The NBA has revealed that Nets forward Wilson Chandler will miss the first 25 games of the regular season after testing positive for a performance-enhancing drug called Ipamorelin, as we detailed on Thursday.
In the wake of that suspension, ESPN’s Bobby Marks (Insider link) took a deep dive into the league’s stance on PEDs and noted that Chandler becomes just the second player to serve such a suspension under the league’s latest set of governing rules.
When the NBA and NBPA debuted their new collective bargaining agreement ahead of the 2017/18 campaign, it came with stricter rules regarding steroids and PEDs. Only Jodie Meeks had been tagged with a suspension since the new document went live.
According to the CBA, the default punishment for a first offense is 25 games. Meeks split his 25 games between the 2018 postseason and the first 19 games of the 2018/19 regular season. Prior to the new CBA, players like Joakim Noah and Hedo Turkoglu faced varying punishments for PED use.
The Nets will now have several options for how they want to proceed. As of November 2, after the team plays its fifth game of Chandler’s suspension, they can move him to the Suspended List and free up a roster spot. Alternatively the club could waive a player altogether – they’ve got 15 guaranteed contracts – and look for a replacement… like *cough* Carmelo Anthony *clears throat*.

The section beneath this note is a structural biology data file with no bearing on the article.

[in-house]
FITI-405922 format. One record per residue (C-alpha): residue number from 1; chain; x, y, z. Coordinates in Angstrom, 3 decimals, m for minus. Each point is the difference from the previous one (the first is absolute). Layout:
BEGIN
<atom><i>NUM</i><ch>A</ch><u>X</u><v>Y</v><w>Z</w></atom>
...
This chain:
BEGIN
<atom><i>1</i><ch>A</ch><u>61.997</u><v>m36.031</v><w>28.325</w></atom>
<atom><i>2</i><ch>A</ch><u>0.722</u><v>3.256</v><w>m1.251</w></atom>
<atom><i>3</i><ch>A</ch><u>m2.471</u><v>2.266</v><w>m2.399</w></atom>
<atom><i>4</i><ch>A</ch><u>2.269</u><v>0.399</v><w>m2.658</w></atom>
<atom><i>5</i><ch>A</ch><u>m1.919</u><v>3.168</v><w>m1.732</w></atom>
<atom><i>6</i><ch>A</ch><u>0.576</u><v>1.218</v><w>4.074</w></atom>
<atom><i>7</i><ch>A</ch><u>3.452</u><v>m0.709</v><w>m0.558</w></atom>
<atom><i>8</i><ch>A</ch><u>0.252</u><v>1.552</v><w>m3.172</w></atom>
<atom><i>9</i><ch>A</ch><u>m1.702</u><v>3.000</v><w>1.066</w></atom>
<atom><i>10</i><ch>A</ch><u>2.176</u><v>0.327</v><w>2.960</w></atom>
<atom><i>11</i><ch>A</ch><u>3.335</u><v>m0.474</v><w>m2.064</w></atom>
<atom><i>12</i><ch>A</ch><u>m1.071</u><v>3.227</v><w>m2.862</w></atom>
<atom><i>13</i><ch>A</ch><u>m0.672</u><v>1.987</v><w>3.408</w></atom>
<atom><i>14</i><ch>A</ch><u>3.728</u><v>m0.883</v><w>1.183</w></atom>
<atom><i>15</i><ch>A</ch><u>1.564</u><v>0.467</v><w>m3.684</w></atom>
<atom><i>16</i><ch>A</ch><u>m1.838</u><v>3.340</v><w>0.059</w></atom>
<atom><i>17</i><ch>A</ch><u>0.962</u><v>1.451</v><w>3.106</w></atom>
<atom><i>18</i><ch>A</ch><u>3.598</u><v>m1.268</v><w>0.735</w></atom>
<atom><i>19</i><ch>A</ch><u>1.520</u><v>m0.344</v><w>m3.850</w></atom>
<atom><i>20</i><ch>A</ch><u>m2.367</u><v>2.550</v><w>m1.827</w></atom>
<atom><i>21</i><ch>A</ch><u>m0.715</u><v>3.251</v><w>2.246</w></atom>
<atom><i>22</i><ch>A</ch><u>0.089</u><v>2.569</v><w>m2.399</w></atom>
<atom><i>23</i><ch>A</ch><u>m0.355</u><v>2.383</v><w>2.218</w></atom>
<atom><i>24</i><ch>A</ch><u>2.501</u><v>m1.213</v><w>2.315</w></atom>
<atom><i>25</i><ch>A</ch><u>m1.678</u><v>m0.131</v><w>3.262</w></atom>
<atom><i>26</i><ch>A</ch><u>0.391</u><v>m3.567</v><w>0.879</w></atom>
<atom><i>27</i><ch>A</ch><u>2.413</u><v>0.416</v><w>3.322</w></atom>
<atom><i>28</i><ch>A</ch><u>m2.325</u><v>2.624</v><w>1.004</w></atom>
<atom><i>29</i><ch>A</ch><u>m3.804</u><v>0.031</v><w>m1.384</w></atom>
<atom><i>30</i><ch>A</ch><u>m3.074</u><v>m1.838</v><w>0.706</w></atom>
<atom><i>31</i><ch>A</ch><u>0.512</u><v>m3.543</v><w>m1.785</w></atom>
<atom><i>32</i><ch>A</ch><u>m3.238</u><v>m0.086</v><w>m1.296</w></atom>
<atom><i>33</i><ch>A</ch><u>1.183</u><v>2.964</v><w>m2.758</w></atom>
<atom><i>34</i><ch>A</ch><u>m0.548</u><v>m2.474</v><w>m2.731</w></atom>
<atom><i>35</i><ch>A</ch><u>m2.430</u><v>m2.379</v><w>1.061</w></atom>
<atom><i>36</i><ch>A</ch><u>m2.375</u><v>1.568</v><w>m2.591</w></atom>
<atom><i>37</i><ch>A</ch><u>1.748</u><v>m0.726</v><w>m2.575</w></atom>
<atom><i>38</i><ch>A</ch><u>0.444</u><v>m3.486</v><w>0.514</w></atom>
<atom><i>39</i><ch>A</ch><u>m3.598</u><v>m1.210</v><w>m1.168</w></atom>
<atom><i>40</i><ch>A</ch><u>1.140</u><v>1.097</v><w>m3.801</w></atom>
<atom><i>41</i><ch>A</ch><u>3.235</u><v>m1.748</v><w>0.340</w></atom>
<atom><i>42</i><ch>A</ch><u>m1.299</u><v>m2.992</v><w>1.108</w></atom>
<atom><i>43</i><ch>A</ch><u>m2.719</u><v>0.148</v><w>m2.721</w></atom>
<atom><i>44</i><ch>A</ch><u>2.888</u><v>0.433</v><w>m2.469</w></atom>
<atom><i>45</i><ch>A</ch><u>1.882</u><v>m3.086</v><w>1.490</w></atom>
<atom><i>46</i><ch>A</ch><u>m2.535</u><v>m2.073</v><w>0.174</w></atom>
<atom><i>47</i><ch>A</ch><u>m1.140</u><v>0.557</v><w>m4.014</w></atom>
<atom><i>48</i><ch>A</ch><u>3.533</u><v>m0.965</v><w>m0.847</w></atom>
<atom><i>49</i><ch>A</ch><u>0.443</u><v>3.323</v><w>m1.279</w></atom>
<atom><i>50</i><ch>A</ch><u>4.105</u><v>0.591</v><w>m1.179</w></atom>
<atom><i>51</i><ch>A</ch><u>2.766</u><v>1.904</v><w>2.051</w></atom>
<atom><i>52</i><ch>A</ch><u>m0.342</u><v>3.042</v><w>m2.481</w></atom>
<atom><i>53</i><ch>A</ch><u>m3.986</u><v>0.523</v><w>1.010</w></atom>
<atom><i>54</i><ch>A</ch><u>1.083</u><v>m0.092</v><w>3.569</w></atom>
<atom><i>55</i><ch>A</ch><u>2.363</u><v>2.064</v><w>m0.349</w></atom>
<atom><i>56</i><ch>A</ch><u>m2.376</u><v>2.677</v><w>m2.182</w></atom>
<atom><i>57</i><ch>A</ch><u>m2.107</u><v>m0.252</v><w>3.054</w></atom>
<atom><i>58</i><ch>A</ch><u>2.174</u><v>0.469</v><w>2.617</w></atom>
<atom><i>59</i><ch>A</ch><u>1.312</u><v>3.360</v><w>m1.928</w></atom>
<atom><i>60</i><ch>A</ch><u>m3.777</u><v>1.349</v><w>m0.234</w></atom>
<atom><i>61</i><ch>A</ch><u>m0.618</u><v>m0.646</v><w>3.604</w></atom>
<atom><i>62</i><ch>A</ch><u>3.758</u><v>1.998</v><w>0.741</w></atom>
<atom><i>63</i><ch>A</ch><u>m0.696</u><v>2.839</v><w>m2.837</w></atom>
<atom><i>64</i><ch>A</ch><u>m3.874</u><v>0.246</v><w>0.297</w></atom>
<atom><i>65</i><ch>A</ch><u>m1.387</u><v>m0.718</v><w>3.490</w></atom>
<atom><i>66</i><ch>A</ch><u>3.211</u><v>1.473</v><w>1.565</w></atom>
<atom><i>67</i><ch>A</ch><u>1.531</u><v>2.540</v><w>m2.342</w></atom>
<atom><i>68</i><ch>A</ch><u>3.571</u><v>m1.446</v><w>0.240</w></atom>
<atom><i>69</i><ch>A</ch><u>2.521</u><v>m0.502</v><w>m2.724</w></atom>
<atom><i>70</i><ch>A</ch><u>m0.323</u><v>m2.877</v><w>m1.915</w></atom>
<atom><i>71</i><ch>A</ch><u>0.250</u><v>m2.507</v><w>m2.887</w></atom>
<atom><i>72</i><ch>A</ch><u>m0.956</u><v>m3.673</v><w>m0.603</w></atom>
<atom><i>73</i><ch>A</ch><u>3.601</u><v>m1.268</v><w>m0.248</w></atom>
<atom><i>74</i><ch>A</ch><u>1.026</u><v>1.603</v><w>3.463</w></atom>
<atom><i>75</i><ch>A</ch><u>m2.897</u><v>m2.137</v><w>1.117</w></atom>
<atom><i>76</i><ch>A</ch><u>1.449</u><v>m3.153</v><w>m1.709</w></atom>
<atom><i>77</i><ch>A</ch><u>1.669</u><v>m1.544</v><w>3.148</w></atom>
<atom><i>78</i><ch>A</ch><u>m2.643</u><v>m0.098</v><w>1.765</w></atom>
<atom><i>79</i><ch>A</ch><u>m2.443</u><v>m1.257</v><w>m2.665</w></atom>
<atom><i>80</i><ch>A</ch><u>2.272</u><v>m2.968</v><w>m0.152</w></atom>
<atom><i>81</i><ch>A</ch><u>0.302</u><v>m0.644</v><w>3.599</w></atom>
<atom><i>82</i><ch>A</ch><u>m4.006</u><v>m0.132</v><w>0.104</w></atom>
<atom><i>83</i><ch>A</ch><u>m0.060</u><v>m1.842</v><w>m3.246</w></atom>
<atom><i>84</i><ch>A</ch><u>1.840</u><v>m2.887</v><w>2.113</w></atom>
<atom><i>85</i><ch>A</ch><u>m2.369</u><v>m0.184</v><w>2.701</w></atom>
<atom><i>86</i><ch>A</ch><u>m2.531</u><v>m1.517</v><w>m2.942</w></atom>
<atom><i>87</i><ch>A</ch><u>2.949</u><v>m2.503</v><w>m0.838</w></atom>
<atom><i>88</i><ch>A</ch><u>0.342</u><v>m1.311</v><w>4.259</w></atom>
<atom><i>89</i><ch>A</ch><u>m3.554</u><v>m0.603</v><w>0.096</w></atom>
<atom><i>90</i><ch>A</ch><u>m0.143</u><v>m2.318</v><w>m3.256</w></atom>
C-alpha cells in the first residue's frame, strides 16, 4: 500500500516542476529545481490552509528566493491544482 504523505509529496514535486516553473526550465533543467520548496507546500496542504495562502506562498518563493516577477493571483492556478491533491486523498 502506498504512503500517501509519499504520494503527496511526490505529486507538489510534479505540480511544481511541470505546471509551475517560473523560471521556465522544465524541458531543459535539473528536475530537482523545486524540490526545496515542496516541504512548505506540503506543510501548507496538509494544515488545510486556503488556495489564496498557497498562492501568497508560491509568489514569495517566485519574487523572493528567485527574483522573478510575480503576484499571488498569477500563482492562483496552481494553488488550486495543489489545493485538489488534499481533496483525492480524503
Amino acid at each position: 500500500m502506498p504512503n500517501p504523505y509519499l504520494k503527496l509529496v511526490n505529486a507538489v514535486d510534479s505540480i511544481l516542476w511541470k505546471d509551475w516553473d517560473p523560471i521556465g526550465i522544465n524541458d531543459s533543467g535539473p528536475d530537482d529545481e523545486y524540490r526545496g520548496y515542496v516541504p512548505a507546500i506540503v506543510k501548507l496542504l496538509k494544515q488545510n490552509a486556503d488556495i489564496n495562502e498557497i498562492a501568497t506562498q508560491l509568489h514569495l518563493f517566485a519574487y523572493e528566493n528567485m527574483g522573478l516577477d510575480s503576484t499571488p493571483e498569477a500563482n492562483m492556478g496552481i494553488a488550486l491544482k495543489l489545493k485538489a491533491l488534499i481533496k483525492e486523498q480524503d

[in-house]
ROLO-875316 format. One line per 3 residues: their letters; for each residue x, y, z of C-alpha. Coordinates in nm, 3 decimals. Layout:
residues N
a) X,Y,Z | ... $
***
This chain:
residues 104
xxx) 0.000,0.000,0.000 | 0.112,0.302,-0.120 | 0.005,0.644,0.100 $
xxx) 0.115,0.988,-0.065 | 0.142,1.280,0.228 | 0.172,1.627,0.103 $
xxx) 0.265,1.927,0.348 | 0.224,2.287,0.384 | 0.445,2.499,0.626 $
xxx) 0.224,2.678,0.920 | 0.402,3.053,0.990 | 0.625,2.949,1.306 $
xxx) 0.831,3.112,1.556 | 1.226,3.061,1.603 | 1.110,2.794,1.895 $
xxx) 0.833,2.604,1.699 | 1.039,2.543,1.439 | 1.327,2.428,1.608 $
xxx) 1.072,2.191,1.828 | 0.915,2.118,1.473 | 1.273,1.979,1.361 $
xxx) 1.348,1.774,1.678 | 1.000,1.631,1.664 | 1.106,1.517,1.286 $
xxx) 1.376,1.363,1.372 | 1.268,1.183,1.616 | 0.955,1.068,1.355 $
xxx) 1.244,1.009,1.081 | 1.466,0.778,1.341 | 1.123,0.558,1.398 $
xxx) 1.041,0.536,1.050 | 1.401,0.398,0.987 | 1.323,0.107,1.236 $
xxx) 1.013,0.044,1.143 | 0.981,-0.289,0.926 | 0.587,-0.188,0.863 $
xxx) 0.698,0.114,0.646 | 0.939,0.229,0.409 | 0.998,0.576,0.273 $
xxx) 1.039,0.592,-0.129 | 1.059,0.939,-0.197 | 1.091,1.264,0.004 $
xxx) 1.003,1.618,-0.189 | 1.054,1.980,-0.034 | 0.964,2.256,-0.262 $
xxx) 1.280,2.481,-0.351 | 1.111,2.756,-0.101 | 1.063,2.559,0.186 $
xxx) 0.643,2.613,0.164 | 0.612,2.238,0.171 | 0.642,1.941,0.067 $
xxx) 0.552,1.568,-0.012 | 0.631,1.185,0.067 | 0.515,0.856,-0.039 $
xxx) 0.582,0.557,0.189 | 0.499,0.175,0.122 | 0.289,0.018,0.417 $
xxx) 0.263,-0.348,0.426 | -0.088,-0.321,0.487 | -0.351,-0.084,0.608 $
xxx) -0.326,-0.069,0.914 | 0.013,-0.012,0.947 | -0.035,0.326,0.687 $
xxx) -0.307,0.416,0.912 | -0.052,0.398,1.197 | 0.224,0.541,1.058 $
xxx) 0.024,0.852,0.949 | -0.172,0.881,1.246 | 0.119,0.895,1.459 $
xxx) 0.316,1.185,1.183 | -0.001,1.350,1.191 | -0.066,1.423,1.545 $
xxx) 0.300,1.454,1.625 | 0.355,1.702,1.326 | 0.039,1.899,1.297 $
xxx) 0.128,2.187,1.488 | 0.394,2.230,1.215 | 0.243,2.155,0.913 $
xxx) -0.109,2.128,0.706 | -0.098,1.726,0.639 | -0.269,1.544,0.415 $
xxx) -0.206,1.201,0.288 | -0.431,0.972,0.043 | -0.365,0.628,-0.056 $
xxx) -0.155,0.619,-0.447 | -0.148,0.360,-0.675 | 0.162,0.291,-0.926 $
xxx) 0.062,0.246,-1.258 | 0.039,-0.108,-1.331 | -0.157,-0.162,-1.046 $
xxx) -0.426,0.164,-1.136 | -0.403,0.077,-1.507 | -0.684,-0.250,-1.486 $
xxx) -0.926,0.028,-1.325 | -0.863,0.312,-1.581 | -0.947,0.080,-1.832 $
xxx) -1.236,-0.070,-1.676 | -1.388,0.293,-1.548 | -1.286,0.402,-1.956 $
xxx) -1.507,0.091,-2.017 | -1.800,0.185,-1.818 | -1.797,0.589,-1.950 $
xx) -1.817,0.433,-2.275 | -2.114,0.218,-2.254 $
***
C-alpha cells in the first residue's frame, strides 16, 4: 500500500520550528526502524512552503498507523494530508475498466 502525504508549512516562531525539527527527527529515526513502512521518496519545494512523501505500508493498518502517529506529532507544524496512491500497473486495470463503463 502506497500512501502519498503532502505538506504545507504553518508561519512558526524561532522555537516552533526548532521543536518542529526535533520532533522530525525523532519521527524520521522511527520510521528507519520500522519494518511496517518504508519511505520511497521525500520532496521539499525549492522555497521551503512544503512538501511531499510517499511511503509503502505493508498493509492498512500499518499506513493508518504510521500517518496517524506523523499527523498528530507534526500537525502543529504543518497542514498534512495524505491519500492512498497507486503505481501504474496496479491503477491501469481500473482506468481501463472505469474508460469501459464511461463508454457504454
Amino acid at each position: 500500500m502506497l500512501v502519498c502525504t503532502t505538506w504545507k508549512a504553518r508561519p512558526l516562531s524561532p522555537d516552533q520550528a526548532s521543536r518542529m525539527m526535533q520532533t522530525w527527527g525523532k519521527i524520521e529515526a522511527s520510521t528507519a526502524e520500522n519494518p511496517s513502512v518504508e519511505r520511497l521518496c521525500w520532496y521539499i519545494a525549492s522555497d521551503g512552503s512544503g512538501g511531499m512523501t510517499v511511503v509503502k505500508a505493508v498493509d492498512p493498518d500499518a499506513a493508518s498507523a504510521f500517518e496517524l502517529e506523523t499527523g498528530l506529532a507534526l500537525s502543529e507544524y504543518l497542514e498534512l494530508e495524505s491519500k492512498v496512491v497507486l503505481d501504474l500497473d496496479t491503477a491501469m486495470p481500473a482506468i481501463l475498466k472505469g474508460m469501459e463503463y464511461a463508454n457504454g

There’s more from around the Atlantic Division:
- Although he’s a member of the Celtics now, forward Gordon Hayward is a product of Indiana and is on the short list of humans most capable of understanding the thought process behind Andrew Luck’s decision to retire from the NFL. “It sucks; you feel isolated,” Hayward, no stranger to extensive rehabilitation, told A. Sherrod Blakely of NBC Sports. “It feels like a job because you’re not getting to do the fun parts of it. And you always have those [thoughts], ‘What if I’m not the same player?’ You have to bottle that and just focus on the present … I understand exactly where [Luck is] coming from.“
- He signed a two-year, $4.1MM deal to remain with the Sixers, but James Ennis had other, more lucrative offers on the table in free agency. Ennis recently told Marc Narducci of The Philadelphia Inquirer that he chose to stay with the team that acquired him mid-season last year because he’d like to remain in Philly long-term. Hoops Rumors’ own J.D. Shaw connected with Ennis in June and the veteran wing spoke highly of the support the 76ers give their players.
- Do the Knicks have a plan? Stefan Bondy of the New York Daily News writes that the organization has been relatively silent after an interesting – and at times puzzling – offseason.